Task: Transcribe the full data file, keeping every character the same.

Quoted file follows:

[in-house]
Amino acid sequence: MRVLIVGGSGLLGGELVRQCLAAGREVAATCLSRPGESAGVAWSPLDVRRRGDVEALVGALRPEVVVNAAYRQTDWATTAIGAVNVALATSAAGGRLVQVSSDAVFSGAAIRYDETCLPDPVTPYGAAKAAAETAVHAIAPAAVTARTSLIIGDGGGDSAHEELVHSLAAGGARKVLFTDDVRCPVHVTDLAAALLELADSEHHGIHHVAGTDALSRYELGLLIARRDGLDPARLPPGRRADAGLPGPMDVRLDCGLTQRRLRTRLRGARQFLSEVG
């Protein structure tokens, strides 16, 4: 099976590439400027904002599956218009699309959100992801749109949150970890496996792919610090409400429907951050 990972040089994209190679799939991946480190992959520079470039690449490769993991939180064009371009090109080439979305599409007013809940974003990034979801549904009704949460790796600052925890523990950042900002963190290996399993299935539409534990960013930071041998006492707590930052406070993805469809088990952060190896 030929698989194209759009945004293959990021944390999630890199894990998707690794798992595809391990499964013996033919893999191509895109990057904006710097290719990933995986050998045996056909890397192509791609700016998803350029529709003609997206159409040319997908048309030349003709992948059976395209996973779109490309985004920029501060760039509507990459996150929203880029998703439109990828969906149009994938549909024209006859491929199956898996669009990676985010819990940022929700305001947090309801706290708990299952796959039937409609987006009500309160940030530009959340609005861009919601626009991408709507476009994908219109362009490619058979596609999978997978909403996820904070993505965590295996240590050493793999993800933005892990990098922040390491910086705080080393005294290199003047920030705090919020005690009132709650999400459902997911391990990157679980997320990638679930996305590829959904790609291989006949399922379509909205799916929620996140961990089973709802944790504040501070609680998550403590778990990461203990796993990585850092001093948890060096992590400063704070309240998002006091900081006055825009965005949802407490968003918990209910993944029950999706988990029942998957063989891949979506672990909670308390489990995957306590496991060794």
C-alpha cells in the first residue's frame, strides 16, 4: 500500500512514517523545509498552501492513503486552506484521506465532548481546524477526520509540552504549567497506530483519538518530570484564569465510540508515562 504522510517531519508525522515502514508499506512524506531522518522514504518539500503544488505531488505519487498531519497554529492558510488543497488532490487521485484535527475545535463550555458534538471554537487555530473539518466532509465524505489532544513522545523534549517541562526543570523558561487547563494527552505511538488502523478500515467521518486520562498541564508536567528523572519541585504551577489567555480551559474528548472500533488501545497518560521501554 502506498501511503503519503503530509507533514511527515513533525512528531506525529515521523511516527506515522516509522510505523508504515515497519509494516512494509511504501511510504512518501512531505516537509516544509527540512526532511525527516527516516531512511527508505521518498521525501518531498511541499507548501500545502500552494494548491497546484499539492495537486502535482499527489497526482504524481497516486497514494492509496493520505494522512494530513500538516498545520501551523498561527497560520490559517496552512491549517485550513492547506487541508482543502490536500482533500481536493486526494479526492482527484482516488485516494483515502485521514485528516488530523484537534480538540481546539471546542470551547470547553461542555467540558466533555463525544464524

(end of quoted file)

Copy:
[in-house]
Amino acid sequence: MRVLIVGGSGLLGGELVRQCLAAGREVAATCLSRPGESAGVAWSPLDVRRRGDVEALVGALRPEVVVNAAYRQTDWATTAIGAVNVALATSAAGGRLVQVSSDAVFSGAAIRYDETCLPDPVTPYGAAKAAAETAVHAIAPAAVTARTSLIIGDGGGDSAHEELVHSLAAGGARKVLFTDDVRCPVHVTDLAAALLELADSEHHGIHHVAGTDALSRYELGLLIARRDGLDPARLPPGRRADAGLPGPMDVRLDCGLTQRRLRTRLRGARQFLSEVG
């Protein structure tokens, strides 16, 4: 099976590439400027904002599956218009699309959100992801749109949150970890496996792919610090409400429907951050 990972040089994209190679799939991946480190992959520079470039690449490769993991939180064009371009090109080439979305599409007013809940974003990034979801549904009704949460790796600052925890523990950042900002963190290996399993299935539409534990960013930071041998006492707590930052406070993805469809088990952060190896 030929698989194209759009945004293959990021944390999630890199894990998707690794798992595809391990499964013996033919893999191509895109990057904006710097290719990933995986050998045996056909890397192509791609700016998803350029529709003609997206159409040319997908048309030349003709992948059976395209996973779109490309985004920029501060760039509507990459996150929203880029998703439109990828969906149009994938549909024209006859491929199956898996669009990676985010819990940022929700305001947090309801706290708990299952796959039937409609987006009500309160940030530009959340609005861009919601626009991408709507476009994908219109362009490619058979596609999978997978909403996820904070993505965590295996240590050493793999993800933005892990990098922040390491910086705080080393005294290199003047920030705090919020005690009132709650999400459902997911391990990157679980997320990638679930996305590829959904790609291989006949399922379509909205799916929620996140961990089973709802944790504040501070609680998550403590778990990461203990796993990585850092001093948890060096992590400063704070309240998002006091900081006055825009965005949802407490968003918990209910993944029950999706988990029942998957063989891949979506672990909670308390489990995957306590496991060794």
C-alpha cells in the first residue's frame, strides 16, 4: 500500500512514517523545509498552501492513503486552506484521506465532548481546524477526520509540552504549567497506530483519538518530570484564569465510540508515562 504522510517531519508525522515502514508499506512524506531522518522514504518539500503544488505531488505519487498531519497554529492558510488543497488532490487521485484535527475545535463550555458534538471554537487555530473539518466532509465524505489532544513522545523534549517541562526543570523558561487547563494527552505511538488502523478500515467521518486520562498541564508536567528523572519541585504551577489567555480551559474528548472500533488501545497518560521501554 502506498501511503503519503503530509507533514511527515513533525512528531506525529515521523511516527506515522516509522510505523508504515515497519509494516512494509511504501511510504512518501512531505516537509516544509527540512526532511525527516527516516531512511527508505521518498521525501518531498511541499507548501500545502500552494494548491497546484499539492495537486502535482499527489497526482504524481497516486497514494492509496493520505494522512494530513500538516498545520501551523498561527497560520490559517496552512491549517485550513492547506487541508482543502490536500482533500481536493486526494479526492482527484482516488485516494483515502485521514485528516488530523484537534480538540481546539471546542470551547470547553461542555467540558466533555463525544464524